All the world’s a stage, when you look at it.

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“Life can only be understood backwards; but it must be lived forwards.”
Søren KierkegaardIt’s

So much happens in the world, in life in general, in a fortnight. A few media stories, among the many headlines, caught and kept my attention. I found myself  reflecting at different times on a variety of matters. My reflection has led me down different paths; some in search of clarity, some nonsensical and irrelevant (maybe that should be irreverent) some paths have led to a greater sense of acceptance and an awareness that, come what may, I owe the world an attitude of gratitude. 

Pop icon Prince died. Many beautiful tributes from celebrities and fans around the world shone a light on his talent and helped me realise how instrumental he was in forging a brave new world in music.  Though I was never a fan, I do agree that he was a talented musician and, in my mind’s eye, I remember seeing his flamboyant appearances on countdown, a popular music TV show, when I was younger.

Queen Elizabeth II turned 90, making her the first monarch to still rule at that wonderful age. When I see the Queen in photographs with her grandchildren and great-grandchildren, she reminds me of my own grandmother and I wonder if the Queen too has a heart of gold as well as being an incredibly determined, passionate and focused leader. I’ve marvelled for many years at her particular talents. Her job is certainly not one for the faint hearted and she seems to manage it with dignity, grace and ease.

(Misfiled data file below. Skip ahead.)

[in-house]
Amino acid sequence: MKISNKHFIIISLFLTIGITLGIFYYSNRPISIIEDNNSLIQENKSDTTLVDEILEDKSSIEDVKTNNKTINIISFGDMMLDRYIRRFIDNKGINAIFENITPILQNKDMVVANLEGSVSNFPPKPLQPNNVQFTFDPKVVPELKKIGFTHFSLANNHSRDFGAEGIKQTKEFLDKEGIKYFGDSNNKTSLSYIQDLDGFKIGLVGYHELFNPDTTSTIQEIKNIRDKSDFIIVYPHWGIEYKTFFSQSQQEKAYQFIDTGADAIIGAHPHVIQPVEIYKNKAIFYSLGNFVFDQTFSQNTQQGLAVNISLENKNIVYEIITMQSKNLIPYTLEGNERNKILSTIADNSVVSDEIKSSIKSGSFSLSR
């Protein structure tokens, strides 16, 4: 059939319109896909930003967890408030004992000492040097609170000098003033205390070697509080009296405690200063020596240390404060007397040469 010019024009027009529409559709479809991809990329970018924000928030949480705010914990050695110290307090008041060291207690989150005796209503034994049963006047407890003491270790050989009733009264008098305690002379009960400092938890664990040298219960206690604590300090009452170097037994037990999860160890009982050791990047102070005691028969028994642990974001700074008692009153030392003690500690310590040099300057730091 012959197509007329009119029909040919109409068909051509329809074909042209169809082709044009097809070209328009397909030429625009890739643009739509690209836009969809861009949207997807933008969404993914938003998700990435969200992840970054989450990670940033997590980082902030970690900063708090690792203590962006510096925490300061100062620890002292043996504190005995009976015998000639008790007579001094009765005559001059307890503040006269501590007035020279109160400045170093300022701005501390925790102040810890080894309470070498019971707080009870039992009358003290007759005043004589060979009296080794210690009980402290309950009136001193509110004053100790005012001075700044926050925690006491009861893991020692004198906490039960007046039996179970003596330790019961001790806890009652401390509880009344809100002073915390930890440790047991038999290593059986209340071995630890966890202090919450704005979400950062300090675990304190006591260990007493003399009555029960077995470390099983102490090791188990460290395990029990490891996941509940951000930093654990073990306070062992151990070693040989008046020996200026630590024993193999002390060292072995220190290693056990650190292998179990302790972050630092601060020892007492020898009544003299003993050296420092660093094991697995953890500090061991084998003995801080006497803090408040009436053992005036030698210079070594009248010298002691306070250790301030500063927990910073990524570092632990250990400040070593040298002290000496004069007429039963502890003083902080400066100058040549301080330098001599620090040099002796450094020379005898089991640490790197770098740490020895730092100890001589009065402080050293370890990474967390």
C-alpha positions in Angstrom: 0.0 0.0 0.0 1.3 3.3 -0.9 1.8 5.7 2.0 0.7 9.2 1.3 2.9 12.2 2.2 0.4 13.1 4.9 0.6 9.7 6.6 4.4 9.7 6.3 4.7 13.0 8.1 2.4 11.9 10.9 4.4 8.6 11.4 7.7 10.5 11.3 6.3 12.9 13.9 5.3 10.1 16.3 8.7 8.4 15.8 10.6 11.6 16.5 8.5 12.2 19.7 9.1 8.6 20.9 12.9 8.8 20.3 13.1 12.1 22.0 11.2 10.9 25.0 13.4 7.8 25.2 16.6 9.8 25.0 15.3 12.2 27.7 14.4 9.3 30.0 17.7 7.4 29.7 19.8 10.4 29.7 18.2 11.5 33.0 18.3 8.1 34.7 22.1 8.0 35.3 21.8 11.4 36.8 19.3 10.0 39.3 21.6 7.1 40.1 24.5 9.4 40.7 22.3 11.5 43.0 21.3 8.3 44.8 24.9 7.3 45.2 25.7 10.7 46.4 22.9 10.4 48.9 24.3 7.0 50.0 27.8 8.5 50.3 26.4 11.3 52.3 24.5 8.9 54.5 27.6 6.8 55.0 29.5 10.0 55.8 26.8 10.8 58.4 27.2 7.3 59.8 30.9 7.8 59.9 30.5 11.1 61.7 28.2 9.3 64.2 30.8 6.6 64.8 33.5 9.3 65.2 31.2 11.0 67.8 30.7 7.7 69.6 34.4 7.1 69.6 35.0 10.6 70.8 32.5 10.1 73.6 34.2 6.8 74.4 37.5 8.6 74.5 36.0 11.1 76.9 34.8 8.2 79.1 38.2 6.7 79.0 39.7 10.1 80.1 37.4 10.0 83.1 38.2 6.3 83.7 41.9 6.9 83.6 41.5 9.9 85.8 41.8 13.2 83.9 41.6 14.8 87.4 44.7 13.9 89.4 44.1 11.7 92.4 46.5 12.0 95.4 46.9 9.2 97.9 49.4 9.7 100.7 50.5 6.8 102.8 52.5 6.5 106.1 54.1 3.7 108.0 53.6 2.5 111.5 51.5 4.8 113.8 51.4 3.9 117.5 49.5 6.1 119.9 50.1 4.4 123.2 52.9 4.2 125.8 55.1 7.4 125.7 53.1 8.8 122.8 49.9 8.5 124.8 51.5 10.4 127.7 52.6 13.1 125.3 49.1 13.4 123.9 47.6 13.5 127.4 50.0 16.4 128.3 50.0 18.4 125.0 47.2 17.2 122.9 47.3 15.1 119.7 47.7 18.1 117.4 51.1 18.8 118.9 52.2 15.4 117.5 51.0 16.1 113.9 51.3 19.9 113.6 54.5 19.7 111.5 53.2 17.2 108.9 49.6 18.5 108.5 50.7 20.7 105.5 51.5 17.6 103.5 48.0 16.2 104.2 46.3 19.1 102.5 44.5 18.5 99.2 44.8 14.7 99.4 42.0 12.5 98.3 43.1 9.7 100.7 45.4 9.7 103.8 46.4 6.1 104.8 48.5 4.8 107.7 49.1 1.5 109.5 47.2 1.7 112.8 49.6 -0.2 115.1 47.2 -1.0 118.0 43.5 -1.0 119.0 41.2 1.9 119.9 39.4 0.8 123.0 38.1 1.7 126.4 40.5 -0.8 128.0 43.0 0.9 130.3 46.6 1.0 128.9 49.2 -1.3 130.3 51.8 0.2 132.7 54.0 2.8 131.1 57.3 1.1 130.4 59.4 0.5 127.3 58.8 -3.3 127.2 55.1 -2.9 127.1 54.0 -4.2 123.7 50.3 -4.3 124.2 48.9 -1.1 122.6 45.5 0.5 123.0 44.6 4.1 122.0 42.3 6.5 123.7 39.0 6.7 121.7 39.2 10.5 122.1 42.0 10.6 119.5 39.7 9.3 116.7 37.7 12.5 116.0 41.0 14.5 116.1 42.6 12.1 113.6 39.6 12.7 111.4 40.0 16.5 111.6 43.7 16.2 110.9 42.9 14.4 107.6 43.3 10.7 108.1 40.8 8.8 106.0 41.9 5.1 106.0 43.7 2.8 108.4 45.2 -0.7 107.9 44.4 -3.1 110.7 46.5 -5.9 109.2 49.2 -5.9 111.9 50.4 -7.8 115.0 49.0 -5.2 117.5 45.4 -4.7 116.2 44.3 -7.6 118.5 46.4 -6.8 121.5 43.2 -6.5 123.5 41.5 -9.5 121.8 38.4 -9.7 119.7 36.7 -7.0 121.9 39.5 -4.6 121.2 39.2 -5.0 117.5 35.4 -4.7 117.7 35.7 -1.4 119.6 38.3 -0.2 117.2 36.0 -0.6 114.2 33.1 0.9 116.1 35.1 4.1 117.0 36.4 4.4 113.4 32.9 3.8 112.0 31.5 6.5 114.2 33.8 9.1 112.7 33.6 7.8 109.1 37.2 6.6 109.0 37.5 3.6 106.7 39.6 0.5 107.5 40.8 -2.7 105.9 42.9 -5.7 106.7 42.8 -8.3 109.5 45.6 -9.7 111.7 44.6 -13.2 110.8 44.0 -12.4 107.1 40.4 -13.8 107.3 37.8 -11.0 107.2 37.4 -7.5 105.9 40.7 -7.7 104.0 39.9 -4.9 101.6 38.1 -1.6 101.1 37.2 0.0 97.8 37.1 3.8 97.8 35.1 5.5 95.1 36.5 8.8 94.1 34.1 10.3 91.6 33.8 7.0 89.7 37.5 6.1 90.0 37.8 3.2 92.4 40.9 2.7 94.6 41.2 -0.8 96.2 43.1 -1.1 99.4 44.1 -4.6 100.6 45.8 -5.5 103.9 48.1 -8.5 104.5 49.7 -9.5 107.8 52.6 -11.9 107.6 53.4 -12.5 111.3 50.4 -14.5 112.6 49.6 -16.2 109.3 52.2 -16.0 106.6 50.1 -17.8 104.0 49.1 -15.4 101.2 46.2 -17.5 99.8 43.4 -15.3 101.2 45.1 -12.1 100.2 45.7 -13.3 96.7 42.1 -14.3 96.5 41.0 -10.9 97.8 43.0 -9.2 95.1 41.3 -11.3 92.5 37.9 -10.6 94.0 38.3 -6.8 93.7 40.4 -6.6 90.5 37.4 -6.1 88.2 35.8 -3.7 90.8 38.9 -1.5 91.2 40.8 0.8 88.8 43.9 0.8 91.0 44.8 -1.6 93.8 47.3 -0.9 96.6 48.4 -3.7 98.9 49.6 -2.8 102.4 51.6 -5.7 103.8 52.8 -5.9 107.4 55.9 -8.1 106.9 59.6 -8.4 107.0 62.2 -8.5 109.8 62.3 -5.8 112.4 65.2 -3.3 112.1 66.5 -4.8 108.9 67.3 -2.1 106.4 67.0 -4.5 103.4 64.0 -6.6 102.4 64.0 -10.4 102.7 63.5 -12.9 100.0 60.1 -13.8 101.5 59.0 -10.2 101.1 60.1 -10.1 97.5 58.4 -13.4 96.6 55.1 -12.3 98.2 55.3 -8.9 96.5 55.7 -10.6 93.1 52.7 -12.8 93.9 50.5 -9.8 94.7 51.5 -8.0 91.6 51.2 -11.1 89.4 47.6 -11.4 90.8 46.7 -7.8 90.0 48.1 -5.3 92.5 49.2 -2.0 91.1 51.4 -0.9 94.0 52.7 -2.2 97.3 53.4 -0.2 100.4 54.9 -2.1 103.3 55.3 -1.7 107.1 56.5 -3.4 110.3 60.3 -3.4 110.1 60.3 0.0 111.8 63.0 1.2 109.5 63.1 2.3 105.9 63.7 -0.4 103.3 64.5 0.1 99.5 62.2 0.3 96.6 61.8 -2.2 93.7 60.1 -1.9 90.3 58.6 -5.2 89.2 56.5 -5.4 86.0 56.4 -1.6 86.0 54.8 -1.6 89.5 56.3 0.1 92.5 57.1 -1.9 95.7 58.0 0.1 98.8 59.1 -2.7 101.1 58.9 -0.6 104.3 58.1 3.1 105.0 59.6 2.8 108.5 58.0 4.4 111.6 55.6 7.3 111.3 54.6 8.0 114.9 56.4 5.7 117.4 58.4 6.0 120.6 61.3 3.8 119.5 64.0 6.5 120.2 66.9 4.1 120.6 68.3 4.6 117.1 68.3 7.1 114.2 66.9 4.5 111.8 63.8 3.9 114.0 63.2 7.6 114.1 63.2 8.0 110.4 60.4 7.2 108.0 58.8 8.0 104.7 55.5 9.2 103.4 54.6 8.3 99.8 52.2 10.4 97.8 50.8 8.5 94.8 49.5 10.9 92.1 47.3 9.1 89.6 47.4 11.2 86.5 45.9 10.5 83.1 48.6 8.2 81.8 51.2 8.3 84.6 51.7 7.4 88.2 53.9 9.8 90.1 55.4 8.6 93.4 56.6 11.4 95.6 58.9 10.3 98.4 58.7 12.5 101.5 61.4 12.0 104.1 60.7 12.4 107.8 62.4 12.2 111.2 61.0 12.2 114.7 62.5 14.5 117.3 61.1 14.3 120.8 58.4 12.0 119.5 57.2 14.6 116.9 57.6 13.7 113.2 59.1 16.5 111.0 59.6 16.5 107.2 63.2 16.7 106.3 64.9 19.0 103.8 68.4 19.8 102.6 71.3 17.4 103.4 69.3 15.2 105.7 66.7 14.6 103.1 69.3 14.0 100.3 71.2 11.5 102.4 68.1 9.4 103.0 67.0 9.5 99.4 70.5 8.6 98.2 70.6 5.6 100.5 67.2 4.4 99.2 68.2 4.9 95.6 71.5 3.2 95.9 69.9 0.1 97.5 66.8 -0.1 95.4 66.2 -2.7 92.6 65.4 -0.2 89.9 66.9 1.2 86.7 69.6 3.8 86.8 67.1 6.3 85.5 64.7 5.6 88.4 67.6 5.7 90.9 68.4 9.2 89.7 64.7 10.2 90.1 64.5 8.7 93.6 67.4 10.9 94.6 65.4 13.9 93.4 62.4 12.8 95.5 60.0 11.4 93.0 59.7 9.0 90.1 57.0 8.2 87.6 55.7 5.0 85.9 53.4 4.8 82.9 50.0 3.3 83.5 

The 25th April in Australia is ANZAC Day. It marks the anniversary of the landing at Gallipoli of Australian and New Zealand troops in 1915.  But it is more than that.  It is a day of remembrance in Australia, a day to give thanks to all the men and women who served and died in war. The ANZACs embodied the qualities of courage, mateship, and sacrifice. These qualities contribute to our sense of national identity. My own flesh and blood have fought in various wars, their stories I am only now uncovering. Lest we forget.